The Bangles' 10 best ever songs, ranked
3 June 2021, 17:14 | Updated: 4 June 2021, 10:13
The Bangles are one of the most iconic pop bands of all time.
They had several huge hits in the 1980s, and still play fantastic shows to this day.
Here is a list of our very favourite songs by The Bangles, to make for a perfect beginners' playlist:
'A Hazy Shade of Winter'
In 1987, the Bangles were asked to record a song for the movie Less Than Zero. They chose to record a cover of this Simon & Garfunkel song, as they had been performing it live since 1983.
Lead vocals were performed by all four members, which was a rare occurrence for a Bangles song, as they mostly had just one member singing lead.
Michael Steele sang lead vocals on this song, which was the first track she wrote on her own for the group.
The acoustic ballad is about jealousy, paranoia and obsession that follows the breakup of a relationship.
Anna Lee (Sweetheart of the Sun)
This is the opening track of the Bangles' most recent album, Sweetheart of the Sun, from 2011.
The book had a deep impact on Hoffs, and she passed it on to Vicki and Debbi Peterson who also became big fans. The song showcases the influence these musicians had on the Bangles, both in their music and as role models of feminist women.
'Going Down to Liverpool'
This was originally by Katrina and the Waves, but the Bangles recorded the most famous version.
The song had been introduced by a friend to Vicki Peterson, who immediately loved it and urged the band to record a cover version.
Its music video featured Star Trek legend Leonard Nimoy as a chauffeur who is unimpressed by the group, and at one point even turns off the car radio, stopping the song.
'In Your Room'
This was the lead single from the band's third album Everything in 1988.
Co-writer Billy Steinberg said of the song: "The Bangles liked everything from Petula Clark to The Beatles and all the '60s music they loved. So when we got together to write with Susanna it was right up our alley because of course Tom and I grew up in the sixties and that was what we loved. So we had that in common with Susanna".
'Walking Down Your Street'
This track gave the Bangles another top 10 hit in both the UK and US in 1987.
The music video featured guest appearances by actor Randy Quaid and rock icon Little Richard.
'If She Knew What She Wants'
Jules Shear first released this song in 1985, and is from the viewpoint of someone "who wants to satisfy someone else but doesn't quite know how to do it because the other person is capricious".
The Bangles had worked with Shears on various projects - including Shears writing their 'I Got Nothing' song from The Goonies - and this call-and-response version gave them an international hit in 1986.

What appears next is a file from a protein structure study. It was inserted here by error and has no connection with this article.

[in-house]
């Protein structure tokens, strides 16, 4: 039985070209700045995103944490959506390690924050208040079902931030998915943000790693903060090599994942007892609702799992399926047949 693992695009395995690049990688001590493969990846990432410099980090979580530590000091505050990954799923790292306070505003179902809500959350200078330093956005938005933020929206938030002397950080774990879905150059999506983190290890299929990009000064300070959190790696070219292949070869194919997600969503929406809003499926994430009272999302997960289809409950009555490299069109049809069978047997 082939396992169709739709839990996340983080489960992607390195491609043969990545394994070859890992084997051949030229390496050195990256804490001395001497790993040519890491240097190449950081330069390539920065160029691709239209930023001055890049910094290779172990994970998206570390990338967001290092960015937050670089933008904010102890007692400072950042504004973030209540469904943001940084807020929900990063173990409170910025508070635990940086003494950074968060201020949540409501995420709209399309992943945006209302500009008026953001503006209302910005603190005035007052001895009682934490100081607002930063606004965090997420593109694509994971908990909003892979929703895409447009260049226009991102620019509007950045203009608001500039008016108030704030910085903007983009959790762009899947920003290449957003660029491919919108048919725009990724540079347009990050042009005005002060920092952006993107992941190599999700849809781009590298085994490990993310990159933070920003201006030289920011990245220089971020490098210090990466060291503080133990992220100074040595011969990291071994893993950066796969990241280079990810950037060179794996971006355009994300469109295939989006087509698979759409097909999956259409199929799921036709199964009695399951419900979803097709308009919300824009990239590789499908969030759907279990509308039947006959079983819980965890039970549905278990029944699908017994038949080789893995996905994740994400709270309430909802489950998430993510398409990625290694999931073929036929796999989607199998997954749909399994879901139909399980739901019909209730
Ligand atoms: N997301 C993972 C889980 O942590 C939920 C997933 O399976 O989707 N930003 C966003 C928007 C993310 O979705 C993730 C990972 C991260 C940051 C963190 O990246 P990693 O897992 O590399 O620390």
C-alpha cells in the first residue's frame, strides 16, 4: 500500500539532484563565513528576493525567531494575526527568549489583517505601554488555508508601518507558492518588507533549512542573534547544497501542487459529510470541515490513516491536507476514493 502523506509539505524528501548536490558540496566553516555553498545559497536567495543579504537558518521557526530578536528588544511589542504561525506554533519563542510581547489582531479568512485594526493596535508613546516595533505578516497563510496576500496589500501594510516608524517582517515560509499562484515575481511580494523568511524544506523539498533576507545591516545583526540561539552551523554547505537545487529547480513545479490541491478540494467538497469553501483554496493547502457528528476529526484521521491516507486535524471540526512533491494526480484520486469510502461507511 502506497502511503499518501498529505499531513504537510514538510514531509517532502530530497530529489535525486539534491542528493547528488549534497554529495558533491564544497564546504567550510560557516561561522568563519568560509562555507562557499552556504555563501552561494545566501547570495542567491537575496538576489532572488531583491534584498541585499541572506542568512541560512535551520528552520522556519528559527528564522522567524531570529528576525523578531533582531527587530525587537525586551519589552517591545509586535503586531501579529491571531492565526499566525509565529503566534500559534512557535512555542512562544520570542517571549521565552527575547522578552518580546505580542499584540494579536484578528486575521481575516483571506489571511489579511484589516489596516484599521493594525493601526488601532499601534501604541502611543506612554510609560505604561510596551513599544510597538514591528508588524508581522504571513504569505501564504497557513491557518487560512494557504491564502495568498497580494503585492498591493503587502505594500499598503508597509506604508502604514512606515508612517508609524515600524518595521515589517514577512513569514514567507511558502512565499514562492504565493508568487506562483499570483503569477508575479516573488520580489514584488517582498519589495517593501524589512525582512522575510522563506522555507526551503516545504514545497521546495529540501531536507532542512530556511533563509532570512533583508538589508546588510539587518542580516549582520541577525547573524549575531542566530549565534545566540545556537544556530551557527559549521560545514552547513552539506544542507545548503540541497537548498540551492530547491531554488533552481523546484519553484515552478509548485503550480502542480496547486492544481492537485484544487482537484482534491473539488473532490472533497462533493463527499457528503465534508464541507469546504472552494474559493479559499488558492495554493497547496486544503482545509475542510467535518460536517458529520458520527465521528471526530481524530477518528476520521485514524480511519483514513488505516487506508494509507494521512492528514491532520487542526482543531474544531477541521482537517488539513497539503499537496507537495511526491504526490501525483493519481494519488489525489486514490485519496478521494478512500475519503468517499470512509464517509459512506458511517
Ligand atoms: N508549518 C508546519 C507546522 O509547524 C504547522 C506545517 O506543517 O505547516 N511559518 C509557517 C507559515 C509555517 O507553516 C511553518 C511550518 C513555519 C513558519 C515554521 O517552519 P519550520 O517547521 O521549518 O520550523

Superstar Prince wrote this song, and it was originally intended for the group Apollonia 6 in 1984, but he offered the song to The Bangles two years later.
The song describes a woman who is waking up to go to work on Monday, but wishing it was still Sunday so she could relax.
Debbi Peterson later said: "Prince really liked our first album. He liked the song 'Hero Takes a Fall', which is a great compliment, because we liked his music. He contacted us, and said, 'I've got a couple of songs for you. I'd like to know if you're interested,' and of course we were.
"One of the songs Prince brought to the group was 'Manic Monday', written under the pseudonym of Christopher. It was a Banglefication of a Prince arrangement. He had a demo, that was very specifically him. It was a good song, but we didn't record it like 'This is our first hit single! Oh my God! I can feel it in my veins!' We just did the song, and the album, and then sat back and thought about it."
'Walk Like an Egyptian'
This track sold over a million copies and was the biggest-selling single in the US in 1987.
Producer Liam Sternberg wrote the song after seeing people on a ferry walking awkwardly to keep their balance. Their poses reminded him of drawings in Ancient Egyptian paintings. He offered it to Toni Basil, who turned it down. Lene Lovich recorded the first version, but it was unreleased when she decided to take a break from music.
After The Bangles took it on, producer David Kahne got each member to sing the lyrics to determine who would sing each verse. He disliked Debbi Peterson's vocals, so she was relegated to just backing vocals. Not only did this cause tension, but he made it worse by using a drum machine in place of her usual drumming. Ouch!
Bangles member Susanna Hoffs teamed up with seasoned songwriters Billy Steinberg and Tom Kelly to write this power ballad.
The song was inspired by two eternal flames: one at the gravesite of Elvis Presley that the Bangles saw when the band visited Graceland, and one at a local synagogue in Palm Springs which Steinberg attended as a child.
Hoffs later revealed she sang the recording completely naked after producer Davitt Sigerson pranked her by saying Olivia Newton-John had done the same thing.